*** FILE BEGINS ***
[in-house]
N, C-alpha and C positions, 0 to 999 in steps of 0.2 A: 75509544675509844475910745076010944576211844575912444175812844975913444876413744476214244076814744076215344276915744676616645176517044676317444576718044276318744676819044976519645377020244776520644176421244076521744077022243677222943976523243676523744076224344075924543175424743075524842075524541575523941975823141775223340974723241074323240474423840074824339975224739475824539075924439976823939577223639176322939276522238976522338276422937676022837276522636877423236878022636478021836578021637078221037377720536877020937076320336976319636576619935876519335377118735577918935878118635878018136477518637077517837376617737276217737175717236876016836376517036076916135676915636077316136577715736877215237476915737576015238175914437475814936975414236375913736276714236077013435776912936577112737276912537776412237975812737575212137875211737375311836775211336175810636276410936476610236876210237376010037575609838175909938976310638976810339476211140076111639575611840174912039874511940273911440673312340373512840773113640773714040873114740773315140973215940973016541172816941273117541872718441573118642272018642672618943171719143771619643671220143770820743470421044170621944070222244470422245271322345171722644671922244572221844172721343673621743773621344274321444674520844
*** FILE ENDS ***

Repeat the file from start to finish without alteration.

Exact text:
[in-house]
N, C-alpha and C positions, 0 to 999 in steps of 0.2 A: 75509544675509844475910745076010944576211844575912444175812844975913444876413744476214244076814744076215344276915744676616645176517044676317444576718044276318744676819044976519645377020244776520644176421244076521744077022243677222943976523243676523744076224344075924543175424743075524842075524541575523941975823141775223340974723241074323240474423840074824339975224739475824539075924439976823939577223639176322939276522238976522338276422937676022837276522636877423236878022636478021836578021637078221037377720536877020937076320336976319636576619935876519335377118735577918935878118635878018136477518637077517837376617737276217737175717236876016836376517036076916135676915636077316136577715736877215237476915737576015238175914437475814936975414236375913736276714236077013435776912936577112737276912537776412237975812737575212137875211737375311836775211336175810636276410936476610236876210237376010037575609838175909938976310638976810339476211140076111639575611840174912039874511940273911440673312340373512840773113640773714040873114740773315140973215940973016541172816941273117541872718441573118642272018642672618943171719143771619643671220143770820743470421044170621944070222244470422245271322345171722644671922244572221844172721343673621743773621344274321444674520844